Figure 7 shows a monographic chart of the power split device (planetary gear) when the Dual Motor Drive System is operating. The one-way clutch is placed to permit rotation in the forward direction of the engine on the carrier axis of the planetary gear, while preventing engine rotation in the reverse direction. If reverse direction torque is outputted from the generator on the sun gear axis, the one-way clutch on the carrier axis receives this reaction torque, and transmits the generator torque to the output connected to the ring gear axis. In addition to this generator torque, output of torque from the traction motor allows the vehicle to be driven using two motors.

5.3 One-Way Clutch

Figure 8 shows a cross-section of the one-way clutch installation configuration.

The one-way clutch is connected to the flywheel on the crankshaft and is located on the engine side from the flywheel. This simple and innovative design enables the adoption of the Dual Motor Drive System while carrying over as many parts from the HV engine and transaxle as possible.

Figure 9 shows the internal structure of the one-way clutch. To achieve a thin structure with a high torque capacity, a mechanical one-way clutch with pawls that does not rely on the coefficient of friction was adopted.

The one-way clutch consists of a housing, outer race, pawls, springs, inner race, plate, and rivets. Of these parts, the housing, outer race, pawls, springs, and plate are integrated and rotate together. The inner race engages with the plate between the engine and transaxle through spline engagement, and is fixed in the rotation direction.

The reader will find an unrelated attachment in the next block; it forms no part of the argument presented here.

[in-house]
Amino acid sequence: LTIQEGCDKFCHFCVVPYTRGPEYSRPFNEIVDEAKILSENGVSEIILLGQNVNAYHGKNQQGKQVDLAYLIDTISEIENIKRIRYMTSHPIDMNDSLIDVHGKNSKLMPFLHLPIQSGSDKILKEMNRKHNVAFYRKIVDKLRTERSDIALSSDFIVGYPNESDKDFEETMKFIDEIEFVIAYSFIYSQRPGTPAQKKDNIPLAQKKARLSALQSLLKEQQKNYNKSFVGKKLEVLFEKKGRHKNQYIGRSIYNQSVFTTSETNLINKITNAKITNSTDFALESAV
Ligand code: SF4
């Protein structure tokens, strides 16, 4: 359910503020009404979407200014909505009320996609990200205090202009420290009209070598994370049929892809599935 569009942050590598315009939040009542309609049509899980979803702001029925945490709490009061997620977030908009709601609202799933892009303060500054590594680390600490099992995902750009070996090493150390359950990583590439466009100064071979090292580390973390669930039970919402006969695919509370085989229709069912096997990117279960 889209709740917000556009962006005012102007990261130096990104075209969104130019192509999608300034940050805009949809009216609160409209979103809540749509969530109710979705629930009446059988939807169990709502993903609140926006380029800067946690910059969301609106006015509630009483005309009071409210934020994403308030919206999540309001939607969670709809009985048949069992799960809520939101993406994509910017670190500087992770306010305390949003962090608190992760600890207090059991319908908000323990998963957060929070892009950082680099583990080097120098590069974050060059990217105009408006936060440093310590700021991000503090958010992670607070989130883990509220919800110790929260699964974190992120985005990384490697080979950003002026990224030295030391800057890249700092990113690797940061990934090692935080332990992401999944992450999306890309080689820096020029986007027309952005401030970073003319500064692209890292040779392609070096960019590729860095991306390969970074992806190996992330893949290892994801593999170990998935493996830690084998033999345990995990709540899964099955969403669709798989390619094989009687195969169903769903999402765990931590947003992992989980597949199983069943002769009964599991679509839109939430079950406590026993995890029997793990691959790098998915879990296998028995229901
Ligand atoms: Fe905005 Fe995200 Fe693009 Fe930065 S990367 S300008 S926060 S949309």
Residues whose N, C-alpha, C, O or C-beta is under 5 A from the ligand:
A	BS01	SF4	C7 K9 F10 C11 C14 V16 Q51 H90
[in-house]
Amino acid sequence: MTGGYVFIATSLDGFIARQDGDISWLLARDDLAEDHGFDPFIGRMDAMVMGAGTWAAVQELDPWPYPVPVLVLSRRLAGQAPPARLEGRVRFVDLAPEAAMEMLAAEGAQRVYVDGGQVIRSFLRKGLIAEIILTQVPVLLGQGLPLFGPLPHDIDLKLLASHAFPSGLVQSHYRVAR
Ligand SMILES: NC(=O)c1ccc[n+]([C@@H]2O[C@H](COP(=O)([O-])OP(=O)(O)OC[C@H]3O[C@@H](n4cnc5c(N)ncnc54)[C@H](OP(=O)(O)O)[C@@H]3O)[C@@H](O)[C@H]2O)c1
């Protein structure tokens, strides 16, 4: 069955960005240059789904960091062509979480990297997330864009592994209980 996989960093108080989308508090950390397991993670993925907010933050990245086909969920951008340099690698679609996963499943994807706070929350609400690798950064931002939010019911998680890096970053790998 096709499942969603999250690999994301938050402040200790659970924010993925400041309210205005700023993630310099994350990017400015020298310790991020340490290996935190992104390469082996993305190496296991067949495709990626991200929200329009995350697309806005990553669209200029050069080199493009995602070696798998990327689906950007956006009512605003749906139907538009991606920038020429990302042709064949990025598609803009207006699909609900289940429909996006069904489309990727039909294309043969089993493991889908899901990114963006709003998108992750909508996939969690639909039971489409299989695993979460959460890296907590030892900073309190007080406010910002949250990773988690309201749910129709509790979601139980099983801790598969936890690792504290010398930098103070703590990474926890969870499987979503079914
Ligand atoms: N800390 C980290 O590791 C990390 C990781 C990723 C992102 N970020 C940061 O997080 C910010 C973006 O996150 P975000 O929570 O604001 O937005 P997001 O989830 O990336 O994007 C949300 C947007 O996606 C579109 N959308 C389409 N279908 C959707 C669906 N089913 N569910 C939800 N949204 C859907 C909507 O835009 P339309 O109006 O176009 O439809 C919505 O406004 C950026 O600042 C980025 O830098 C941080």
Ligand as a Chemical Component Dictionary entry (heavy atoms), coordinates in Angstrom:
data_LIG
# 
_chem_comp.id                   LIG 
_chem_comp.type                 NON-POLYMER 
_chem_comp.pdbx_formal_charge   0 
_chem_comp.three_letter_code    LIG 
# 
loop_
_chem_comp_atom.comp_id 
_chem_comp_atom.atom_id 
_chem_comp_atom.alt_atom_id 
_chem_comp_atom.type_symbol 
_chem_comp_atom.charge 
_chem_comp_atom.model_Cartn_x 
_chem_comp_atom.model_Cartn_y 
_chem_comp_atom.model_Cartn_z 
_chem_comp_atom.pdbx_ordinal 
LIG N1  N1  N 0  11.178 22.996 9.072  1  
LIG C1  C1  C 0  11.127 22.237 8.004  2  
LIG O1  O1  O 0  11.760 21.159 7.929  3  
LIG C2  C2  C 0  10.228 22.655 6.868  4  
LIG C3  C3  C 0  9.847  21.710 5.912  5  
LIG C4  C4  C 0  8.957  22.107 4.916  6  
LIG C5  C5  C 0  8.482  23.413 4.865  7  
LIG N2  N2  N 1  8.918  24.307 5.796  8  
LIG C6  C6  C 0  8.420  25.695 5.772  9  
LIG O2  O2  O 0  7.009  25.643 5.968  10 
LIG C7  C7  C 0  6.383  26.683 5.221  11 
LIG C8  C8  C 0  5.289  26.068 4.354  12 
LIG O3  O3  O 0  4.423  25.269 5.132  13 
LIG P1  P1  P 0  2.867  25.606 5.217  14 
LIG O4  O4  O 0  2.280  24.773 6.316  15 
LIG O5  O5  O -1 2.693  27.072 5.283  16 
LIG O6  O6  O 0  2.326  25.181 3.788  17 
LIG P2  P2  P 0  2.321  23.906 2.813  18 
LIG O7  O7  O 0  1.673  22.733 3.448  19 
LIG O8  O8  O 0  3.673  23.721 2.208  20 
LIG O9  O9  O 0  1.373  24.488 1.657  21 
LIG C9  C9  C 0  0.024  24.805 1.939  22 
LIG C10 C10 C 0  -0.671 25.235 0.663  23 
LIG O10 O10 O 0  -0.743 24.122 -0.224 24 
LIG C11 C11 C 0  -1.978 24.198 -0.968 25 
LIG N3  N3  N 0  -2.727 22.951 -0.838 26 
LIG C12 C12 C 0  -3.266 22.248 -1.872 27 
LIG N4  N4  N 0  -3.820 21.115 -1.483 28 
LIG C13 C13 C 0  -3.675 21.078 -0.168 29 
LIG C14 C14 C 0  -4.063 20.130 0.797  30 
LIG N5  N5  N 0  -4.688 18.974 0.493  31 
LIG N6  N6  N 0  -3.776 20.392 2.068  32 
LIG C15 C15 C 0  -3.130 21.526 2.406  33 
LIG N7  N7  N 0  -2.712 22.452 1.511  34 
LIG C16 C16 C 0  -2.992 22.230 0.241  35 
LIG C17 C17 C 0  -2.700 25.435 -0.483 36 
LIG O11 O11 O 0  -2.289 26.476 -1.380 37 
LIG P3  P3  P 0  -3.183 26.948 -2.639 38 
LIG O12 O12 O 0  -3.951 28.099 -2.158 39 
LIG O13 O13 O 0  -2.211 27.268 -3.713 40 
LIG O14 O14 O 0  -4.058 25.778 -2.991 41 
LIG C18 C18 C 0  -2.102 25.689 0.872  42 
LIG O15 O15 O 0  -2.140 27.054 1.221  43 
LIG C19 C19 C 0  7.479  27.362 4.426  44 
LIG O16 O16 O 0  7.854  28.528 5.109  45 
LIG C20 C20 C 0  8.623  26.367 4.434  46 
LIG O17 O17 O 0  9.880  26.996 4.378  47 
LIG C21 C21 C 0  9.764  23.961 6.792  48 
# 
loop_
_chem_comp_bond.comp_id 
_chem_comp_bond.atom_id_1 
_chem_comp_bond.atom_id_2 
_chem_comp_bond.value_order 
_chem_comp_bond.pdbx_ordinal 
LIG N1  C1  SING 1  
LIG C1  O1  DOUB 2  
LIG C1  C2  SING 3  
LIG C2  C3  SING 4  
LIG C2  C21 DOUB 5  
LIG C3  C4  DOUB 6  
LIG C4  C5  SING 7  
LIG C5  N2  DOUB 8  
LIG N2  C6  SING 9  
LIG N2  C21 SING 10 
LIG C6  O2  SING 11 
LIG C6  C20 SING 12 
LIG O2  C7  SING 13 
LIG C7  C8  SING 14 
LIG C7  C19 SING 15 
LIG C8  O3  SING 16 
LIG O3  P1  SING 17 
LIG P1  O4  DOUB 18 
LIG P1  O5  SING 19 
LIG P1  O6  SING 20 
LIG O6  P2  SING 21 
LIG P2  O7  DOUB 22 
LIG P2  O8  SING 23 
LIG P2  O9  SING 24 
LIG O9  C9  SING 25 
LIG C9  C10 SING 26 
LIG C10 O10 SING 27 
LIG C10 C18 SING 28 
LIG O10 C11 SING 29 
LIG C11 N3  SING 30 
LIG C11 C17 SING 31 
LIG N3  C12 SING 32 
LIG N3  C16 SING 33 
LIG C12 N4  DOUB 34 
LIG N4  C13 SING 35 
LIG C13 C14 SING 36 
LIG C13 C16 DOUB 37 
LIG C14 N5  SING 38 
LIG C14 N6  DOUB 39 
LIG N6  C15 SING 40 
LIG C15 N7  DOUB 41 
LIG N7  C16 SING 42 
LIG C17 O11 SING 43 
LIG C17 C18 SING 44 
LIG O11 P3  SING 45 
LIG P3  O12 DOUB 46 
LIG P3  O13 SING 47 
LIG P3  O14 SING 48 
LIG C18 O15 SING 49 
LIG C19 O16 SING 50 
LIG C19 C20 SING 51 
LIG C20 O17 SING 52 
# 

In the forward rotation direction of the engine, the one-way clutch can rotate because the pawls and inner race are not engaged. As the engine speed increases, the centrifugal force on the pawls also increases and exceeds the spring force that was pushing the pawls into the inner race. This enables rotation without contact between the pawls and inner race. In addition, in the reverse rotation direction of the engine, the one-way clutch is fixed in the rotation direction because the pawls and inner race are engaged.

One potential issue of a one-way clutch with pawls is the ratchet noise generated by contact between the pawls and inner race during rotation. However, in this structure, the pawls and inner race begin to separate at an engine speed of approximately 400 rpm. Since this is less than the designed engine idling speed (approximately 1,000 rpm), ratchet noise is not generated in the normal operating regions of the engine. This design also minimizes the drag torque of the one-way clutch because the pawls and inner race are not in contact while in HV mode.

5.4 Planetary Gear/Motor Cooling Structure

The Dual Motor Drive System allows generator output torque to be applied to the planetary gear when the engine is stopped. In addition, since the engine is stopped for longer period of time in a PHV compared to a normal HV, heat generation by the traction motor is a challenging issue. Therefore, an EOP was adopted to enhance the planetary gear lubrication and cooling performance when the engine-driven mechanical oil pump (MOP) cannot supply the necessary lubrication.

In addition, rotation of the planetary carrier also stops when the engine is not operating. To ensure that enough lubricant is supplied to the planetary gear even in this state, a closed-circuit oil passage is provided from the EOP to the input shaft and planetary gear. In this configuration, the pump supplies pressurized lubrication instead of the conventional splash lubrication method using centrifugal force.